Re: inheritance is not for code-reuse (??)

Greg Herlihy <>
6 May 2007 00:02:29 -0700
On May 3, 8:52 am, Bart Simpson <> wrote:

I remember reading on parashift recently, that "Composition is for code
reuse, inheritance is for flexibility" see

This confused me somewhat as I have always thought you get code reuse
"for free" with inheritance. Am I missing something?. Will someone care
to explain ??

"C++ Coding Standards" (Sutter and Alexandrescu) explains the
reasoning behind this advice, and cites as its basis, the "Liskov
Substitution Principle". Essentially, the LSP states that inheritiance
implies substitutability. So if A is a B, then A may inherit from B,
but if A just wants to re-use B's code, then A should make B a class

I can also endorse this advice from my own experience. Having once
worked on a large software project that made heavy use of inheritance,
I can attest to the problems that can arise if perfect
substitutability is not required of a derived type. Without
substitutability, the small differences between base and derived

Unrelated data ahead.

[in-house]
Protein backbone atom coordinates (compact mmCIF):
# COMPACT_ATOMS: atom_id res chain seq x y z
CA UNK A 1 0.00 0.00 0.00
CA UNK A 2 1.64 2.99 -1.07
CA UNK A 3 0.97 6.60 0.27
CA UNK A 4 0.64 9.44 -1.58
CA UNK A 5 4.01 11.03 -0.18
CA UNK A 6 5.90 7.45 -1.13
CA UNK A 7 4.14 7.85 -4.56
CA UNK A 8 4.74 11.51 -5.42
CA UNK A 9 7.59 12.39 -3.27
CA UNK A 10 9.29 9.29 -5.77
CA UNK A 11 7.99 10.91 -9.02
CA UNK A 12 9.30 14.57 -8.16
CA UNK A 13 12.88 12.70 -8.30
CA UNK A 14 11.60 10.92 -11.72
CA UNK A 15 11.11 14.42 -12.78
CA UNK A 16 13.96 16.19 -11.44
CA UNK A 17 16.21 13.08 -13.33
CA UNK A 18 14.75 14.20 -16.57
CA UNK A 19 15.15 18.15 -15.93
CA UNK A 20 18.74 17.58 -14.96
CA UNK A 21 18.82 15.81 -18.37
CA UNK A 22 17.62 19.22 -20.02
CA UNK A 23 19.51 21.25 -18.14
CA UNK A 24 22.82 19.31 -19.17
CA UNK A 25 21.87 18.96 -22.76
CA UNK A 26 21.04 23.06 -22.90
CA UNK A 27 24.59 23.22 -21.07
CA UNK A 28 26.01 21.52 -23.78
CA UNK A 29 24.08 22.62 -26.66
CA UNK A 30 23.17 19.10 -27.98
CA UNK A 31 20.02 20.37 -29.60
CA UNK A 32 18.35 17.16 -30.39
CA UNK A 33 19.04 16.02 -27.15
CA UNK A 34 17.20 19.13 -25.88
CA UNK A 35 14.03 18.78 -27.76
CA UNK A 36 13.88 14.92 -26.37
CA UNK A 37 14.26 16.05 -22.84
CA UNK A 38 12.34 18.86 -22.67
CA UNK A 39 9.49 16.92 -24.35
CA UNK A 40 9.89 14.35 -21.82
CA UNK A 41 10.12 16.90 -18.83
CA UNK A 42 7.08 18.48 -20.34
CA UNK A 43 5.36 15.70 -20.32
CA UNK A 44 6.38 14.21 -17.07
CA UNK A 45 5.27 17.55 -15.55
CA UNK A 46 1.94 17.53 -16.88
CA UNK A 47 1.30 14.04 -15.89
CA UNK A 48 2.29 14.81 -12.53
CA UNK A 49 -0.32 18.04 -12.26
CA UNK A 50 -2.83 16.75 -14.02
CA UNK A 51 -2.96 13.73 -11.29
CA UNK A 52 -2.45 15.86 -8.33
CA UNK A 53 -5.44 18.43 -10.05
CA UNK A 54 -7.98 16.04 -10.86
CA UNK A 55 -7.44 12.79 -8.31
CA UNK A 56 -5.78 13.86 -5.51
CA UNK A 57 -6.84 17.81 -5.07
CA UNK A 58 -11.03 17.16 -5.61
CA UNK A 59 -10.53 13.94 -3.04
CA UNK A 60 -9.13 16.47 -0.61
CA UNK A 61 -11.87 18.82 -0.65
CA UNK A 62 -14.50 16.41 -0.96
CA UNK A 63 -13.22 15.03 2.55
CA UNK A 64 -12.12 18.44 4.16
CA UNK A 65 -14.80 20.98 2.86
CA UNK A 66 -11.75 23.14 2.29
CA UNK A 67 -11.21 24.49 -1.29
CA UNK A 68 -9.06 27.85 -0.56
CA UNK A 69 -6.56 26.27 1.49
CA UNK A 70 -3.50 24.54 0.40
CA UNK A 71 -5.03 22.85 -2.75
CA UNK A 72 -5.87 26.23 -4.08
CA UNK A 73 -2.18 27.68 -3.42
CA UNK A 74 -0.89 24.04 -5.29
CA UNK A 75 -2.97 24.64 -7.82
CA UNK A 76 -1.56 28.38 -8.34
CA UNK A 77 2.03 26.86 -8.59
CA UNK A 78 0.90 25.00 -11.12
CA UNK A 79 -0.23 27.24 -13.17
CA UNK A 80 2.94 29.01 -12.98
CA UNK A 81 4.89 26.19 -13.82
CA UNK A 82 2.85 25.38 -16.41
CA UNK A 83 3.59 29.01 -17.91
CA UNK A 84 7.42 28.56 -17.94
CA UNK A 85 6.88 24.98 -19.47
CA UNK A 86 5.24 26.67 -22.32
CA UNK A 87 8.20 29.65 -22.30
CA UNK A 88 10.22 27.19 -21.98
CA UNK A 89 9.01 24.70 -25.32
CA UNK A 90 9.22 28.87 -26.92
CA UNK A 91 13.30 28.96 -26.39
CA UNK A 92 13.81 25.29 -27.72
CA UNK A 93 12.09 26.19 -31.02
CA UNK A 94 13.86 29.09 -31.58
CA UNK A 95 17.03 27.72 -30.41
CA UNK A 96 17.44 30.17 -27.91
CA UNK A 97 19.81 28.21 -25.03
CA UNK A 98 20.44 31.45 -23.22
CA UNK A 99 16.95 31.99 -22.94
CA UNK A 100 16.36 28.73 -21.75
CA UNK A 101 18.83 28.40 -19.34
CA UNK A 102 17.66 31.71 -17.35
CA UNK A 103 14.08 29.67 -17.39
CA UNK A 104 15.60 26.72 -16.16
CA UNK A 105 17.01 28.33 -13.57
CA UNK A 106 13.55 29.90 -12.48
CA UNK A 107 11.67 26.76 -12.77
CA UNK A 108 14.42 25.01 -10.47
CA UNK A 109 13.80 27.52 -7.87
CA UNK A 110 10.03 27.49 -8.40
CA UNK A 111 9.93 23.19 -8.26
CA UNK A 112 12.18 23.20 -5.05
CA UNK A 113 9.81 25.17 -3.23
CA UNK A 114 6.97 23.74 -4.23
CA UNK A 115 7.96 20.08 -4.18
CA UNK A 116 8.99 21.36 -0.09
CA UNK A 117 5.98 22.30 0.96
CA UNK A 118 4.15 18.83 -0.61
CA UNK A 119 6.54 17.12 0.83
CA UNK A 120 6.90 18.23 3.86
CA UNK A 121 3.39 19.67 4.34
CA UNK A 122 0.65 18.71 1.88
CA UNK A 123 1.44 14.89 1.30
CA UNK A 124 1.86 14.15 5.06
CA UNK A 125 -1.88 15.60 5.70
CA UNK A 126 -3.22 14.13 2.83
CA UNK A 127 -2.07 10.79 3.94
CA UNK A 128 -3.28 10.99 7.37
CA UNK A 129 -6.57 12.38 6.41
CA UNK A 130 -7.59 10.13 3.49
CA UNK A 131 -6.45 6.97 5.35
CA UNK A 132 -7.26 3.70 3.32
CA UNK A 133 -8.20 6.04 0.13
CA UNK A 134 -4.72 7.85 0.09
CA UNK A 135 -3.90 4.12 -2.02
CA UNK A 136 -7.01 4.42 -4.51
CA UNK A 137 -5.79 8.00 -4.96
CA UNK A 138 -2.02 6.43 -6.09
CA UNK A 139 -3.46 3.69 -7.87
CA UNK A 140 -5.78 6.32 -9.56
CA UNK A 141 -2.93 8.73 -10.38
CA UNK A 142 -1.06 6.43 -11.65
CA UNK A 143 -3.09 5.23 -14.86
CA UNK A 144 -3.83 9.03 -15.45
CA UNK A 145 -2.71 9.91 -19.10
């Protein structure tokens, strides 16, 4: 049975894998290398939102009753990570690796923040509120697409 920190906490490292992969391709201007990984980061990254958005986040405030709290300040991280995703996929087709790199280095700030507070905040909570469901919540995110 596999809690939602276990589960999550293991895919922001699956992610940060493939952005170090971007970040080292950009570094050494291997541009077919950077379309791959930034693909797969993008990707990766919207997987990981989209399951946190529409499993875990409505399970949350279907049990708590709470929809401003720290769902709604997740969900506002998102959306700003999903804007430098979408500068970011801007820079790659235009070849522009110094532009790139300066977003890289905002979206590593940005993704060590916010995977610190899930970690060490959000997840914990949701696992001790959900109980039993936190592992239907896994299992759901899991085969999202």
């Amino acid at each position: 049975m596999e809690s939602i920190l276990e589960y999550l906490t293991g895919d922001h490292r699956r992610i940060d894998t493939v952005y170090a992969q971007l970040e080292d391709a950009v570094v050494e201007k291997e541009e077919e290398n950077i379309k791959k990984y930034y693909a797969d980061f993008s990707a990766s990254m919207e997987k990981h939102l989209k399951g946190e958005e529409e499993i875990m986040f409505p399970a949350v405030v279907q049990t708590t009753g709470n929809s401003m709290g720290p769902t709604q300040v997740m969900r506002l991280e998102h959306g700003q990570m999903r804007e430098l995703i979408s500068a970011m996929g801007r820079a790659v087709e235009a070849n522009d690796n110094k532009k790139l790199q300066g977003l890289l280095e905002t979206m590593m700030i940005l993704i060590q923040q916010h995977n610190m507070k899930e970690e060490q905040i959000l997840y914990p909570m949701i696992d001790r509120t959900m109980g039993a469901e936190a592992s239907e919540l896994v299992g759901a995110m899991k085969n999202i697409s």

objects lead either to subtle bugs or otherwise require special
handling that violates encapsulation and that often requires a type-
specific implementation.

In fact, I would describe the problem like this: when inheriting from
a base class, the derived class effectively re-uses all of the base
class's implementation. But it is often the case that the programmer
really wants to re-use only a portion of the base's code - and not its
entire implementation. So what often happens in this situation is that
the programmer has to write code to prevent the derived class from re-
using code in the base class in ways that were neither anticipated nor
intended - so the programmer winds up writing more code - not less.


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